Hermes those treats are for the guests!
Hermes, that's not your mom!
That's not your mom either!
When the dogs were tired from all the fun, Lola's mom wanted to get a group picture. It was a little tough, but the dogs were making progress. Quite a few of the dogs knew how to wear hats and "stay" for the picture (and one photographer's dog flat refused).
After quite a bit of shuffling around, some of the dogs thought that they deserved a treat (probably for wearing the hat) so they decided to go find their owners. Others just laid down and waited it out.
In the end there were a few who were willing to say, cheese. . . (seriously, Hermes.)
No worries, Hermes was led off to the side and we got a couple of shots to commemorate the day.
Happy Birthday, Lola! I hope you celebrate all month long!
For your dogs safety (and your sanity), the most important thing you can teach your dog is to come when called. The last thing you want is for your dog to chase after something right into oncoming traffic or get into a situation that is not safe.
The main components for any training are consistency and patience. Most people start by teaching their pet to sit and then to stay. Once your dog has these two down, you can start the most important lesson of all - "come."
If you want to teach your dog something new, you need to make sure that you've got something that they want. Be ready to reward your pet with something they love and lots of praise; it can be treats, toys, or whatever makes them happiest. Make it easy for them at first. When teaching them to sit, as soon as their little booty hits the floor, reward them! You can make them sit before everything that they do. Ask them to sit before you put their food bowl down, before you give them a toy, or before you put their leash on, etc. Once they've got the hang of it move on to "stay." When they stay for 3 seconds, reward them! Gradually wait a little longer for each "stay" before you reward them. I might be wrong, but I've always felt that "stay" and "come" work hand in hand once you start moving away from your dog during these training sessions teaching them to stay. When you are able to walk a little ways away while your dog holds his stay, you can give your "come" command. After the second try they will usually be more than willing to run to you for their treat.
After you've worked with your dog for a while and you feel they really understand the "stay" command, you need to take things to a higher level. (If your dog has a favorite treat, you'll want to use them for this command and no other. You want to make sure that your dog will come to you no matter what the circumstances might be.) Call your dog a few times throughout the day when you are not actively training. Make sure that you are prepared to reward them as soon as they get to you and praise them like crazy. You'll want to start off indoors while in the same room. At first make sure there are no distractions by anyone or anything. Once they come each time they are called, try calling them when they are playing or otherwise distracted. After a few days of success, try calling them from a different room. You will eventually end up in the yard with them, then possibly off leash somewhere safe. Remember that practice makes perfect. ;O)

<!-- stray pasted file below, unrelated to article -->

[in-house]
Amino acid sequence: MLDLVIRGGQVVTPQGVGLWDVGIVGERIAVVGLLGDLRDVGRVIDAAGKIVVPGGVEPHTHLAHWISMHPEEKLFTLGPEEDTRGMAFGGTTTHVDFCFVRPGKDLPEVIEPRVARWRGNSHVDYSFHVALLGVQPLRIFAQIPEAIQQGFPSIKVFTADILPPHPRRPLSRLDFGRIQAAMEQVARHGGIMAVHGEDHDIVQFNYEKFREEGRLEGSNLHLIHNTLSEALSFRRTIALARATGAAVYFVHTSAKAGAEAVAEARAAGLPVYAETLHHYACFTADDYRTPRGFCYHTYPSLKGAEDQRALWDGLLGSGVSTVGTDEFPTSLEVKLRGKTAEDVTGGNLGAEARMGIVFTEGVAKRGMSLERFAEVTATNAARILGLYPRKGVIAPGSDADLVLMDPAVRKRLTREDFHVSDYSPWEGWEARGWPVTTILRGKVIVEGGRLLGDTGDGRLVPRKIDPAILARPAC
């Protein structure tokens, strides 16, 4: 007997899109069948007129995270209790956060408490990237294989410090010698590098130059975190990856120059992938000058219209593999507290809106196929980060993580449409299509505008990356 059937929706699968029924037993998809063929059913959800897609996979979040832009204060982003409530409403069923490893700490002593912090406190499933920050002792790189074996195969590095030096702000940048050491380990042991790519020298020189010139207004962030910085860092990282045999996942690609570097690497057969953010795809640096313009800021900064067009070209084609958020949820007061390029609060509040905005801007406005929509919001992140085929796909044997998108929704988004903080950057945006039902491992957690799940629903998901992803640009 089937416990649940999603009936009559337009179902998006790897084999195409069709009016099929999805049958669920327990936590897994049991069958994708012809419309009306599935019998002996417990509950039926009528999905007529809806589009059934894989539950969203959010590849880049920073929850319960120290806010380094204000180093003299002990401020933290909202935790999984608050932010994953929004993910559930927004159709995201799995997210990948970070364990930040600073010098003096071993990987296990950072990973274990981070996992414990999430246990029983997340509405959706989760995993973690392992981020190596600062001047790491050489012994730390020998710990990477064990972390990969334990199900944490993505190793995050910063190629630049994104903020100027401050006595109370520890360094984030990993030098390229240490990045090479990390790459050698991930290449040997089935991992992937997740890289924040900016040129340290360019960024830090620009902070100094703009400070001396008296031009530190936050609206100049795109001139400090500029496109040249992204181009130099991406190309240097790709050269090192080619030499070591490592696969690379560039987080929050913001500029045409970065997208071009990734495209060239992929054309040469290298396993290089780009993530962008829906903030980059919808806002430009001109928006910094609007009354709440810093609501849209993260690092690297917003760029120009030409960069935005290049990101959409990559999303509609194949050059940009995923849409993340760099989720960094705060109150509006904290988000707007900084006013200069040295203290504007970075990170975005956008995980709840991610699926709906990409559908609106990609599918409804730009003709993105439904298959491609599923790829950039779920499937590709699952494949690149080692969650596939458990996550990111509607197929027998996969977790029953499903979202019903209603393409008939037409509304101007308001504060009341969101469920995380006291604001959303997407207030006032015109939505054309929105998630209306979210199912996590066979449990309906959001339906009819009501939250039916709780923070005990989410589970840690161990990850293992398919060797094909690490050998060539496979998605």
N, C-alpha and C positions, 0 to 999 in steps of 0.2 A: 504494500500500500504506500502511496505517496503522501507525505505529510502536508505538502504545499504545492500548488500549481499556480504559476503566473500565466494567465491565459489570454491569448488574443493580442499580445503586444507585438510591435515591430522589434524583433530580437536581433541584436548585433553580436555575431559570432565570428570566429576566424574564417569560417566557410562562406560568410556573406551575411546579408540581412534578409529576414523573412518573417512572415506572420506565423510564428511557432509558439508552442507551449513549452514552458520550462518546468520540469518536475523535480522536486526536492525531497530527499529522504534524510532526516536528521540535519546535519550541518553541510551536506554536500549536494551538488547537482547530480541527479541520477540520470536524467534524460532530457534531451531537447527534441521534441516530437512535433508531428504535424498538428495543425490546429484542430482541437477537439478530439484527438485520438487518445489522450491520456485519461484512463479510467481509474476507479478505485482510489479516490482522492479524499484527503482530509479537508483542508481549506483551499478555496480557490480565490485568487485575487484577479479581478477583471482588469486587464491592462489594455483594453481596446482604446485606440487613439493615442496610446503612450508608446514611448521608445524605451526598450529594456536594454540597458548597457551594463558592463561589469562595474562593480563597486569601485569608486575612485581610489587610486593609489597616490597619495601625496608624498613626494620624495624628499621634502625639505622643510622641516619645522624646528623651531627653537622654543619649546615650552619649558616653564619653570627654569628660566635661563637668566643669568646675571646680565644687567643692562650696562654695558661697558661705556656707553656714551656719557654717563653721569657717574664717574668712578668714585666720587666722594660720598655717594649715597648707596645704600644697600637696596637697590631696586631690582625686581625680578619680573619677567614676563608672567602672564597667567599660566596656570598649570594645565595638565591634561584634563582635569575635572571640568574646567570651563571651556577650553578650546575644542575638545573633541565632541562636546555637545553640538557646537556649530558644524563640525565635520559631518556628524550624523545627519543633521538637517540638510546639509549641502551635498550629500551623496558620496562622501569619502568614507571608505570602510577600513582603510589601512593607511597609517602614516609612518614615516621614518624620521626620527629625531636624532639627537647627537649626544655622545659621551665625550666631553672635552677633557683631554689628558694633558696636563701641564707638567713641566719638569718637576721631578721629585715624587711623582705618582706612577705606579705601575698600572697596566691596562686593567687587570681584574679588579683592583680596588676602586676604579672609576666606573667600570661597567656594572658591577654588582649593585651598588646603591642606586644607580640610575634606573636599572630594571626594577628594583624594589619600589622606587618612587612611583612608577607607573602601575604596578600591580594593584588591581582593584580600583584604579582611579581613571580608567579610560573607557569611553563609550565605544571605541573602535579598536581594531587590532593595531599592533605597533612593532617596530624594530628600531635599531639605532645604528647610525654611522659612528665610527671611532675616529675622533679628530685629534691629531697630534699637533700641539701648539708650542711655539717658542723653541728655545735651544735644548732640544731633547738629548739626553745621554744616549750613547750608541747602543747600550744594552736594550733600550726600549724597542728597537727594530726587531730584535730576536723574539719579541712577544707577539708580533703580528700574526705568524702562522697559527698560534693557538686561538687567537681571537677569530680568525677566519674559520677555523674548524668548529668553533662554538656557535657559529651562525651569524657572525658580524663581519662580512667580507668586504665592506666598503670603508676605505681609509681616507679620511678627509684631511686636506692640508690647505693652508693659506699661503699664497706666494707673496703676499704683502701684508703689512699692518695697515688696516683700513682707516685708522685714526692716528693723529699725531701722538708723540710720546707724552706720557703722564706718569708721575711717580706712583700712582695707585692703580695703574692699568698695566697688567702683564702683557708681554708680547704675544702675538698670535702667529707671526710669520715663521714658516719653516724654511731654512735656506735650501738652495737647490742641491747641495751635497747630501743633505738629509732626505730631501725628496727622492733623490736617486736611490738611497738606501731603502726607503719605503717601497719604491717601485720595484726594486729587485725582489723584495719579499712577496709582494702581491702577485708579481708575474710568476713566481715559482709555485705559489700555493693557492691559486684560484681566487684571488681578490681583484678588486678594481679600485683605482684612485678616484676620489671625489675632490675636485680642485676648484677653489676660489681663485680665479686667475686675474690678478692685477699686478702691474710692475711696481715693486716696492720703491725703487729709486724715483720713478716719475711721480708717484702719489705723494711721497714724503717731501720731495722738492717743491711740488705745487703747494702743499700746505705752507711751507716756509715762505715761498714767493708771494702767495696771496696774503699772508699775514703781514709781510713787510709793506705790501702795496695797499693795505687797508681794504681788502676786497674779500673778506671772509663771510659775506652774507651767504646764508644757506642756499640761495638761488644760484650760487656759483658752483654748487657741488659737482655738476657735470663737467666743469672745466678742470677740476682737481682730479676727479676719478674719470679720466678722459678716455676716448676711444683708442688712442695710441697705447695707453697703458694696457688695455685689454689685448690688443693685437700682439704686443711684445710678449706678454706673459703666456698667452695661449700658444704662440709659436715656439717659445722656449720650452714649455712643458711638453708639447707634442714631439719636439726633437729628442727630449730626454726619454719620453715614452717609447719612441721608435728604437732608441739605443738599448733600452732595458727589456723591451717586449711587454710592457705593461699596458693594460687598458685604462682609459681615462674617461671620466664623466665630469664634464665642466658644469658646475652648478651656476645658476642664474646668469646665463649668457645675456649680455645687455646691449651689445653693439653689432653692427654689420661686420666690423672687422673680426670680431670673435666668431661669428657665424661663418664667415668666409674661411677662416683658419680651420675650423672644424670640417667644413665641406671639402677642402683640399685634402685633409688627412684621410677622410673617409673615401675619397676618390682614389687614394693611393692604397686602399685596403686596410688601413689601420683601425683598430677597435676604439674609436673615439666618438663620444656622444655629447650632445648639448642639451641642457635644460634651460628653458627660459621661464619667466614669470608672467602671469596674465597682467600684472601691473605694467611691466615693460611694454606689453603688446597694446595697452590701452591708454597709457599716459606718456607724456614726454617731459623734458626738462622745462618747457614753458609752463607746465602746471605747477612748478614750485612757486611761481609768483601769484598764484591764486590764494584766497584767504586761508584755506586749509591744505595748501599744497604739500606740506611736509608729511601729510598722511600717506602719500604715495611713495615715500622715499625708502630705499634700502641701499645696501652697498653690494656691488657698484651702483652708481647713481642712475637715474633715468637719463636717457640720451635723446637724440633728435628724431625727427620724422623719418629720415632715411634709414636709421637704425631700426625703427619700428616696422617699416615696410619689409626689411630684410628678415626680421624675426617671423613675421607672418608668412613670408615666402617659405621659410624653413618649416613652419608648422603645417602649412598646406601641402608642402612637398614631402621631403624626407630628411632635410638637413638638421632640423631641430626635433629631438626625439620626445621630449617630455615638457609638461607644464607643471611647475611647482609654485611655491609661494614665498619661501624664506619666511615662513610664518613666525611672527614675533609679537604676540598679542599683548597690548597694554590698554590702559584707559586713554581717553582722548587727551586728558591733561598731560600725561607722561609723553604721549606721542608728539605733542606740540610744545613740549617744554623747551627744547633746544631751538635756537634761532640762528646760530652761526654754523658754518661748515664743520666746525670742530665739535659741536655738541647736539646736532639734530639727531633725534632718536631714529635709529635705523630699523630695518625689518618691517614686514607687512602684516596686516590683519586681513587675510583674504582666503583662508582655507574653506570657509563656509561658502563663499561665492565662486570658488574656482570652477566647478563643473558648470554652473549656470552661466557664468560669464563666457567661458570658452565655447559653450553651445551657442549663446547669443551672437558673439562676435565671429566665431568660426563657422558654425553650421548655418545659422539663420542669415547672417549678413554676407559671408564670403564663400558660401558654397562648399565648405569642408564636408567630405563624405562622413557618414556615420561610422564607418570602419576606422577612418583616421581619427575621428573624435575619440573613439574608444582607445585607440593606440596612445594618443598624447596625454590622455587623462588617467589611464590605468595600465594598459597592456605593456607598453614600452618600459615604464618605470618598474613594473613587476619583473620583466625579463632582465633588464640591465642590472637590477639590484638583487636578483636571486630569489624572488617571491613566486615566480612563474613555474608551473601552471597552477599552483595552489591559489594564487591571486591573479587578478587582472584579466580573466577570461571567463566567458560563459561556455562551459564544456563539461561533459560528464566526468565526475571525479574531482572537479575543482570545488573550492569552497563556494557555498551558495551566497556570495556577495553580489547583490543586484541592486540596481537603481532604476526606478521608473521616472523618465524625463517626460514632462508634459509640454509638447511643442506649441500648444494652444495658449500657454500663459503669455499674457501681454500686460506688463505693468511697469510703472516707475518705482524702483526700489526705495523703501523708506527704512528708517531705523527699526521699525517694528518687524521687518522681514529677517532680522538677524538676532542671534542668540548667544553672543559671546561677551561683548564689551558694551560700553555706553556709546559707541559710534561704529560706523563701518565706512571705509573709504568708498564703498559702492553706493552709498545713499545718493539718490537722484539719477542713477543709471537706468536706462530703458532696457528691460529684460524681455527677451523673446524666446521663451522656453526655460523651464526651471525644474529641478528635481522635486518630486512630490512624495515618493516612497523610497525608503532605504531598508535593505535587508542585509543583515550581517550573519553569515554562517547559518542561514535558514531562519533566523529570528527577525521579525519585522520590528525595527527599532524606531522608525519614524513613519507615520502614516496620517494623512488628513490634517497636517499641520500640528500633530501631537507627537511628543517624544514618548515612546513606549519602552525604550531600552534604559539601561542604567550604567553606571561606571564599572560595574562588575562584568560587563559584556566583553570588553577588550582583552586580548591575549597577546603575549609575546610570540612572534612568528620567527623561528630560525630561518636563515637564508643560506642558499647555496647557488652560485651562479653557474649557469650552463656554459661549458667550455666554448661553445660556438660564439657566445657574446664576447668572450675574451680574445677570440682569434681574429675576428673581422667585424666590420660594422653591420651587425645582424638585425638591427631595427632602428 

The one thing that can put a kink in your training is if you ever call your dog with a frustrated tone or scold them once they get to you. (I was so guilty of this with Hermes... like every time he ran out the door straight to the neighbor's compost pile. ick!) They need to know without a doubt that you will be happy when they get to you so try not to let them down. When strong-willed Hermes was dining at his private buffet, asking if he wanted a treat never worked because he knew that the treat was not going to top what he was chewing on at that time. The only thing that worked with him was bringing out the leash and asking if he wanted to go for a walk. He would then come to me so I could put the leash on him and I'd take him on his walk... (straight home, darn dog).
*Although I do not post things that I don't agree with (without saying so that is), I need to stress that I am not a dog trainer. Information that I give to you in posts like this one are a compilation of information from others in dog related industries as well as research from books I've read and the internet. My blog posts are designed to give you enough information so that you can research on your own when you think the subject might be something that you and your dog can benefit from. When it comes to training I highly recommend seeking out a dog trainer. You can learn a lot about your dog while they in turn learn great skills. It will be a wonderful bonding experience for the two of you, too. ;O)
Is there a new puppy in your family?
Congratulations! There are usually a lot of new puppies delivered by Santa and his helpers so I thought I'd do a post about what you might expect from your new little family friend in the next couple of months.
Most puppies leave their mom for new homes at around 8 weeks. After getting use to their new family and starting the basics of house training, there are some big changes coming for these puppies between 12 and 16 weeks that you might notice.